Aleksei RybnikovFrom 1956 to 1962 Alexei studied at the Central Music School for Gifted Children. In 1962 he entered the Tchaikovsky Moscow Conservatoire, where he studied at Khachaturyan’s composition class, and graduated it with honours in 1967. After that he took post-graduate course in 1969.

At 18 Rybnikov already had his own family. In order to provide for it he had to combine his conservatoire studies and creative activity with giving private music lessons, working as a concertmaster at a theatre institute and even as an accompanist in a kindergarten. From 1969 to 1975 Alexei Rybnikov taught at the chair of composition in the Moscow Conservatoire.

The composer made his official debut with performing his piano sonata Khorovody (Round Dances) composed at the first course of Conservatoire studies. The composition aroused interest in music circles.

Aleksei Rybnikov After graduation Rybnikov, along with instrumental composition, turned to other genres. He composed romances Molitva (Prayer) and Telephone to the lyrics by L. Ashkenazi. The records of his soundtrack for the film Big Space Travel (1973) were sold in great numbers, over a hundred thousand copies. The release of soundtrack for the children’s film Priklyuchenia Buratino (Adventures of Buratino) (1975) exceeded a million records.

Rybnikov also composed music for stage plays Kovarstvo i Lyubov’ (Treachery and Love), Prozrachny malchik (Transparent Boy), and Skazka o Chetyrekh Blizhetsakh (A Tale of Four Twins).

The Star and Death of Joaquin Murrieta The composer gained recognition and fame mostly due to his works for music theatre. The year 1976 saw the premiere of the rock opera Zvezda i smert' Khoakina Murety (The Star and Death of Joaquin Murrieta) in Lenkom Theatre. It was the first rock opera in the Soviet Union, and a kind of revolution in the theatre. The production went with a bang making both the play and the music very popular.

Juno and Avos Though getting a lot of tempting offers Rybnikov chose the freedom of creation by starting work on his new modern opera Yunona and Avos (Juno and Avos) (based on Voznesensky’s poem) which combined the traditions of Russian Orthodox prayer with English art rock. Its premiere took place in 1981 in Lenkom Theatre. In 1982 the Ministry of Culture of the USSR banned the release of the album Yunona and Avos. Rybnikov applied to court and won the case. Later the rock opera started touring around the world. The play has been performed for over 20 years and still remains a sell-out show.

In 1988 Alexei Rybnikov founded the production and creative association “Sovremennaya Opera” (Modern Opera). In 1992 the theatre came out with the premiere of Rybnikov’s mystery musical Liturgia Oglashennykh (The Liturgy of the Catechumens) that was performed there for 70 times within two seasons.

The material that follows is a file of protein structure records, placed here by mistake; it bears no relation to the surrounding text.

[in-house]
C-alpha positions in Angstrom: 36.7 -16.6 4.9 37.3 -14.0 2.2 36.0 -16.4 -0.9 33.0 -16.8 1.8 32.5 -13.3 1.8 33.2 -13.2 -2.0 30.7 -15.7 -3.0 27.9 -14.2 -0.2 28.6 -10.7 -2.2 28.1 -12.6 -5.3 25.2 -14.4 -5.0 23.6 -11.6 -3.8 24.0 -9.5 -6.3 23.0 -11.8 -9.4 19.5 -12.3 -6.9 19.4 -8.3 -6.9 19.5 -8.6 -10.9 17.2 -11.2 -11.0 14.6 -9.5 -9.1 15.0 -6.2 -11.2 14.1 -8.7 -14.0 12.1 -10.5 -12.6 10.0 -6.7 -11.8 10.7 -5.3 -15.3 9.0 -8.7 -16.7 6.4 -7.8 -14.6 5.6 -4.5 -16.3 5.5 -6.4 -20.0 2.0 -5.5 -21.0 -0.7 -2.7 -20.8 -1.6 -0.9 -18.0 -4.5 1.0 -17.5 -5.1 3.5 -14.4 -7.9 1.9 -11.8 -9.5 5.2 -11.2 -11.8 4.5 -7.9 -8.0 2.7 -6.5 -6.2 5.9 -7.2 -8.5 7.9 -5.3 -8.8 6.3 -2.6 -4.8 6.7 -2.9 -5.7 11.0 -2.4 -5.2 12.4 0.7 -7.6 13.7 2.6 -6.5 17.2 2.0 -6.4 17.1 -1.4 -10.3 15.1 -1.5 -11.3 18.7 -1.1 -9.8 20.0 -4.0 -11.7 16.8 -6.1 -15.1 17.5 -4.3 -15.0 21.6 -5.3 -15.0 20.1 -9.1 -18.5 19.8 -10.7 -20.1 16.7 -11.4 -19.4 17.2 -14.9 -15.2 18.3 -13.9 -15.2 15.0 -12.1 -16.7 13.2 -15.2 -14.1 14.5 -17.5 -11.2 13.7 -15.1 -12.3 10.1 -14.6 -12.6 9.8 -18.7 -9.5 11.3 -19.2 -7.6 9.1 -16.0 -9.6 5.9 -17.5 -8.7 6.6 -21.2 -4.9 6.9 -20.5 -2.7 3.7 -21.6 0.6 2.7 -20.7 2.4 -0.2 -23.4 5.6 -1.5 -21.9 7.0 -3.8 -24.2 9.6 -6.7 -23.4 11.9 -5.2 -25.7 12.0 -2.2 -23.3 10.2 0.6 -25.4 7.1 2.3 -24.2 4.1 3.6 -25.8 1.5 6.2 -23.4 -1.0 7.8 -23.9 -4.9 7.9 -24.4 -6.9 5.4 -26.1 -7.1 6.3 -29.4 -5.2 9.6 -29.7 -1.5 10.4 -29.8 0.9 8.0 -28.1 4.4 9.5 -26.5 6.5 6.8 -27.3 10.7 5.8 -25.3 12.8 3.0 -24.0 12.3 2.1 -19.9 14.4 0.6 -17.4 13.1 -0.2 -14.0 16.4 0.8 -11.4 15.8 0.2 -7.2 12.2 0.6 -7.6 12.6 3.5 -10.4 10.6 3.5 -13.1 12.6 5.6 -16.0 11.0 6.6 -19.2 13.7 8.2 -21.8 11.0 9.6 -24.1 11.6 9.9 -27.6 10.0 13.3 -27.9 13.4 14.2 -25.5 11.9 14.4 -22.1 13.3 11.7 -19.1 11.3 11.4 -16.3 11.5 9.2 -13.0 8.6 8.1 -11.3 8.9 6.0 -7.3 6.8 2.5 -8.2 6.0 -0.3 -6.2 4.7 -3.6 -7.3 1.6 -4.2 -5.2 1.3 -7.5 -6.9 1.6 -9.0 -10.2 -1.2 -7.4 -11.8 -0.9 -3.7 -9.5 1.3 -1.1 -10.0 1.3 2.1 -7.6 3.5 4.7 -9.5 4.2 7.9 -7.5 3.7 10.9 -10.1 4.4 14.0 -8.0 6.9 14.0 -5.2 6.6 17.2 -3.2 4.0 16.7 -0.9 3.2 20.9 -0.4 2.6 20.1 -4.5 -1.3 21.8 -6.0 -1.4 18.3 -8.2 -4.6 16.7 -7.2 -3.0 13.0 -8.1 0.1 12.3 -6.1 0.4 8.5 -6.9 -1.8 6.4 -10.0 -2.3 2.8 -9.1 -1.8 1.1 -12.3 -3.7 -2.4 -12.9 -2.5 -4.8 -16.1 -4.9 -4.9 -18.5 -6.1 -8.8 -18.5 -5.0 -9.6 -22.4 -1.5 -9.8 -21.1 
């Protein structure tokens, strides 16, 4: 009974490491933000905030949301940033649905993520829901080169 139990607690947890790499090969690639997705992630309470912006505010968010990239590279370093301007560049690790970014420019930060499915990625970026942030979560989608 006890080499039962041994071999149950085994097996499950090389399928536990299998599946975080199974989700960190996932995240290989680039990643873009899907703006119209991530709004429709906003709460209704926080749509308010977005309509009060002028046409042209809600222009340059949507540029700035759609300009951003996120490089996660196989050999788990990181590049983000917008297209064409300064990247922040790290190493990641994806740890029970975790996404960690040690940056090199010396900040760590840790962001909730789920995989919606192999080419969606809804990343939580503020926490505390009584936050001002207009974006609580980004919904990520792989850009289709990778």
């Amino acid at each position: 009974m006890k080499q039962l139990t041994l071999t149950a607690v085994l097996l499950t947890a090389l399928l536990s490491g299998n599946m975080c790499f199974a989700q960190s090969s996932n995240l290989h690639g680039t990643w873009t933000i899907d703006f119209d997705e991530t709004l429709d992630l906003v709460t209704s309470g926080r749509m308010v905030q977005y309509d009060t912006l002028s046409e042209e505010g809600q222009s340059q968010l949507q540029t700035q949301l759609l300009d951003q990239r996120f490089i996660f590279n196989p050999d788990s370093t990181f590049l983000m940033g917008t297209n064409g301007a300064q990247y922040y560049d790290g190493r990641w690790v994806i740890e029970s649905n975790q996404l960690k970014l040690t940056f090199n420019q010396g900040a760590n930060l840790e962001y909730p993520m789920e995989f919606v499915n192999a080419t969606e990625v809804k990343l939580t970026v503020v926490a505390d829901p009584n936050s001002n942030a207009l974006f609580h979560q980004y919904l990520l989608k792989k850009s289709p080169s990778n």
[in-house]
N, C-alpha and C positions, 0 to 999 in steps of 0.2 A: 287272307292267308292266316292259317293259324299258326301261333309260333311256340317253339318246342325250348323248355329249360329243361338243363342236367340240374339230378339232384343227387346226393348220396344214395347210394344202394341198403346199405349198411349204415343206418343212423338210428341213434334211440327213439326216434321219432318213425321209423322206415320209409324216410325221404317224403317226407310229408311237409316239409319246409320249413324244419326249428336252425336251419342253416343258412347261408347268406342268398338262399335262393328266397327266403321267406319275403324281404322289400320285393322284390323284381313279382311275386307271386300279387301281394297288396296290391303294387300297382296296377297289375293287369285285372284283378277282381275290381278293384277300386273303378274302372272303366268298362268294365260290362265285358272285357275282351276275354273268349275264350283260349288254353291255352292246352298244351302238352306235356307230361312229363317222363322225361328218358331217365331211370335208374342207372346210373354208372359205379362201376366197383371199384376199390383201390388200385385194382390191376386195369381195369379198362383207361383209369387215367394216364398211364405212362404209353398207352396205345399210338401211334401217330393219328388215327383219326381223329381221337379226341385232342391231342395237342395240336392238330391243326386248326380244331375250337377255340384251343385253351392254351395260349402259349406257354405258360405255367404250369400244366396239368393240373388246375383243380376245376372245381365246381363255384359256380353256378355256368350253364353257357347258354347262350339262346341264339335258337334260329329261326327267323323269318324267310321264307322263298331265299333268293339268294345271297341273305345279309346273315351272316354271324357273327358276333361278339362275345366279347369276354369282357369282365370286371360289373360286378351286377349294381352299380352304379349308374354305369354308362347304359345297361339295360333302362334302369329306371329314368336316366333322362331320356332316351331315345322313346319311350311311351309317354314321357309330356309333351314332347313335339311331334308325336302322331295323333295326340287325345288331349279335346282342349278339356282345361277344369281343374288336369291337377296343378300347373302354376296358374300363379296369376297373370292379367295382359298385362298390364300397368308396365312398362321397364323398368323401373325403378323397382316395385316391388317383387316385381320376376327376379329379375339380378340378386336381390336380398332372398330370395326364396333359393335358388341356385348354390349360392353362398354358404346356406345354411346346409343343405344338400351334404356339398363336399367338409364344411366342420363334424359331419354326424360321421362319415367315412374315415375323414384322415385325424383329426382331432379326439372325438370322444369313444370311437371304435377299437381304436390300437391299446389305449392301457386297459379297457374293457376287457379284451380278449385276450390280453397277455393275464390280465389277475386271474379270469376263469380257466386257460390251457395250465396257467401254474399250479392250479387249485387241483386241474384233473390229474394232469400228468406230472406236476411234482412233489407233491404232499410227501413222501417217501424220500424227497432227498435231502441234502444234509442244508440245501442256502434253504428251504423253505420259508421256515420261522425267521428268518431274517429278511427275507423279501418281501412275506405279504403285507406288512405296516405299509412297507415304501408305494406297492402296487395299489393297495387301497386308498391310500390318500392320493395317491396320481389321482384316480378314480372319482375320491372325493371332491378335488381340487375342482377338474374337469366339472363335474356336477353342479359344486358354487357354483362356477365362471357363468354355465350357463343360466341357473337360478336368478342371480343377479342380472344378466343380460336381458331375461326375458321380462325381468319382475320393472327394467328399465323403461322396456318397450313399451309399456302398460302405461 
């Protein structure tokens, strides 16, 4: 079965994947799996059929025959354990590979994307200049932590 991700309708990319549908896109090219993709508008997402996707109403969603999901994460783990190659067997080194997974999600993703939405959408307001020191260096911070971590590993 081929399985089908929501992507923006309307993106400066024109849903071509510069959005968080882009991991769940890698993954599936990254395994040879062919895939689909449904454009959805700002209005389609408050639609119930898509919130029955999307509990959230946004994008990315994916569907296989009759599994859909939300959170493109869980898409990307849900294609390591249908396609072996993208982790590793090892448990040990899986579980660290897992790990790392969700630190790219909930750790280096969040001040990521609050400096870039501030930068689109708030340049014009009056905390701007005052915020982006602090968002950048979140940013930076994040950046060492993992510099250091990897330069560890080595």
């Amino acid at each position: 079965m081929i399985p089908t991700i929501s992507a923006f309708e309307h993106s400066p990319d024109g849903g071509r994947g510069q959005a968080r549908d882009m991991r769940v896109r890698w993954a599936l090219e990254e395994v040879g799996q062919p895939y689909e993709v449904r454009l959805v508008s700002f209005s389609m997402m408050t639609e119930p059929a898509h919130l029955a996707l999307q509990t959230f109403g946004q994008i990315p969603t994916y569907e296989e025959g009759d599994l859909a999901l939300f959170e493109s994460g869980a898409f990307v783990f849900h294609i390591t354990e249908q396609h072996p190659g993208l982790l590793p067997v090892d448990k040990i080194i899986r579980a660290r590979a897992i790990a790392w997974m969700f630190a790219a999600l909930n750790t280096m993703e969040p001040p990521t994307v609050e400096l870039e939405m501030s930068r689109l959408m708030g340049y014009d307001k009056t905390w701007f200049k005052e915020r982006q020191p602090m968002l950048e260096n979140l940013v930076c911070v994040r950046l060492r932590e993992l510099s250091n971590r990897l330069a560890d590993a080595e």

In the late 1994 – early 1995 the Modern Opera Theatre toured in the USA. The Liturgy of the Catechumens won public acclaim. In 1996 the opera was performed in “The Spectacle and Sound Space of Alexei Rybnikov”, a theatre created according to Rybnikov’s design. In 1999 Alexei Rybnikov’s Theatre was open.

Along with theatre work Rybnikov proceeded in instrumental composition. In 1998 he created the ballet Vechnye Tantsy Lyubvi (Eternal Dances of Love).

Aleksei Rybnikov In 2000 Rybnikov’s new musical drama Maestro Massimo premiered in the State House of Radio Broadcasting and Sound Recording. In 2001 Alexei Rybnikov restored the lost score of the ballet Baldur's Dreams by the Norwegian composer Geirr Tveitt after Scandinavian epos. Its premiere took place at the festival in Bergen (Norway) in 2002. The same year saw the premiere of the television film Deti is bezdny (Children from the Abyss) directed by Pavel Chukhrai and produced by Steven Spielberg, with the soundtrack by Alexei Rybnikov. The film is dedicated to the hard lot of Jewish children dwelling on the territory of the Soviet Union during World War II.

Alexei Rybnikov lives and works in Moscow. Apart from music, his major passion, the composer is keen on traveling.


The soundtracks to the movie "You wouldn't even dream it".(Teenagers love story)


The soundtrack to the movie "Big Space Travel"- "Milky Way" (fantastic)

The music to the movie "The Tale About Star-Child" (final) by Oscar Wilde stories.


By Tatyana Shvetsova

It is hard to say just what kind of policy the Soviet government would have been conducting, if its founder, Vladimir Lenin hadn’t died on January 21st 1924. Although in the last year of his life Lenin didn’t really play an active political role, nonetheless, in the eyes of the communists he remained the leader of the revolution. Lenin’s funeral became a display of trust shown by the communists’ followers in the transformations in society. Hundreds of thousands of these followers at the time joined the ranks of the communist party. A decision Lenin on death bedwas taken to preserve the body of the leader in a special Mausoleum, built for the purpose on Red Square. In Lenin’s honor Petrograd was renamed Leningrad.